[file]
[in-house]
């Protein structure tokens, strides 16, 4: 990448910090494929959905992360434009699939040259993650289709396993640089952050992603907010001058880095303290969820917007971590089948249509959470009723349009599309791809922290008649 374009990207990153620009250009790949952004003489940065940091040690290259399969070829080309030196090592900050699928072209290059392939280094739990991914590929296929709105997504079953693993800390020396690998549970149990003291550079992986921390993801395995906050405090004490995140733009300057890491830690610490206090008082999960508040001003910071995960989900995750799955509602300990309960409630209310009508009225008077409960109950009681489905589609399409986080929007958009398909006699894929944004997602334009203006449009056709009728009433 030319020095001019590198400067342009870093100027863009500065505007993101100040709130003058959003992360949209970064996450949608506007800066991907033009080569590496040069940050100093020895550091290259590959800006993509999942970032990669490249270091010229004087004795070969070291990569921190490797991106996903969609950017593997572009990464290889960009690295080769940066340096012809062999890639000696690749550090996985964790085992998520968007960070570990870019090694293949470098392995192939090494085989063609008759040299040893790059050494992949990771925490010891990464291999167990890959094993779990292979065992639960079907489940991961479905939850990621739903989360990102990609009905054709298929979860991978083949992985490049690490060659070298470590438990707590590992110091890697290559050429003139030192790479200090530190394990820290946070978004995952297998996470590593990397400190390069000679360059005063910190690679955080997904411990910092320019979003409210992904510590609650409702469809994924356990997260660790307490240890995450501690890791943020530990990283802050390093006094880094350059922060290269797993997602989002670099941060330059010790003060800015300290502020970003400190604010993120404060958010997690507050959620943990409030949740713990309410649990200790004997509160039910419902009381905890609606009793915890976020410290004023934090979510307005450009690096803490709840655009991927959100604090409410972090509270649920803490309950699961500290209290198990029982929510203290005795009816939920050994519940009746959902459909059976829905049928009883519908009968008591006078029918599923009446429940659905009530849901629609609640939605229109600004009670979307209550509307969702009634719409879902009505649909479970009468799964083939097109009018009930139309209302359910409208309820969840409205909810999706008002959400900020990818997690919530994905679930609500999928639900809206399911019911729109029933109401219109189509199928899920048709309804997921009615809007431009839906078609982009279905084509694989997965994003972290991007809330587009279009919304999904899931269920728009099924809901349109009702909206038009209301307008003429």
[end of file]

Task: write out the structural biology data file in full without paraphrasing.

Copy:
[in-house]
């Protein structure tokens, strides 16, 4: 990448910090494929959905992360434009699939040259993650289709396993640089952050992603907010001058880095303290969820917007971590089948249509959470009723349009599309791809922290008649 374009990207990153620009250009790949952004003489940065940091040690290259399969070829080309030196090592900050699928072209290059392939280094739990991914590929296929709105997504079953693993800390020396690998549970149990003291550079992986921390993801395995906050405090004490995140733009300057890491830690610490206090008082999960508040001003910071995960989900995750799955509602300990309960409630209310009508009225008077409960109950009681489905589609399409986080929007958009398909006699894929944004997602334009203006449009056709009728009433 030319020095001019590198400067342009870093100027863009500065505007993101100040709130003058959003992360949209970064996450949608506007800066991907033009080569590496040069940050100093020895550091290259590959800006993509999942970032990669490249270091010229004087004795070969070291990569921190490797991106996903969609950017593997572009990464290889960009690295080769940066340096012809062999890639000696690749550090996985964790085992998520968007960070570990870019090694293949470098392995192939090494085989063609008759040299040893790059050494992949990771925490010891990464291999167990890959094993779990292979065992639960079907489940991961479905939850990621739903989360990102990609009905054709298929979860991978083949992985490049690490060659070298470590438990707590590992110091890697290559050429003139030192790479200090530190394990820290946070978004995952297998996470590593990397400190390069000679360059005063910190690679955080997904411990910092320019979003409210992904510590609650409702469809994924356990997260660790307490240890995450501690890791943020530990990283802050390093006094880094350059922060290269797993997602989002670099941060330059010790003060800015300290502020970003400190604010993120404060958010997690507050959620943990409030949740713990309410649990200790004997509160039910419902009381905890609606009793915890976020410290004023934090979510307005450009690096803490709840655009991927959100604090409410972090509270649920803490309950699961500290209290198990029982929510203290005795009816939920050994519940009746959902459909059976829905049928009883519908009968008591006078029918599923009446429940659905009530849901629609609640939605229109600004009670979307209550509307969702009634719409879902009505649909479970009468799964083939097109009018009930139309209302359910409208309820969840409205909810999706008002959400900020990818997690919530994905679930609500999928639900809206399911019911729109029933109401219109189509199928899920048709309804997921009615809007431009839906078609982009279905084509694989997965994003972290991007809330587009279009919304999904899931269920728009099924809901349109009702909206038009209301307008003429």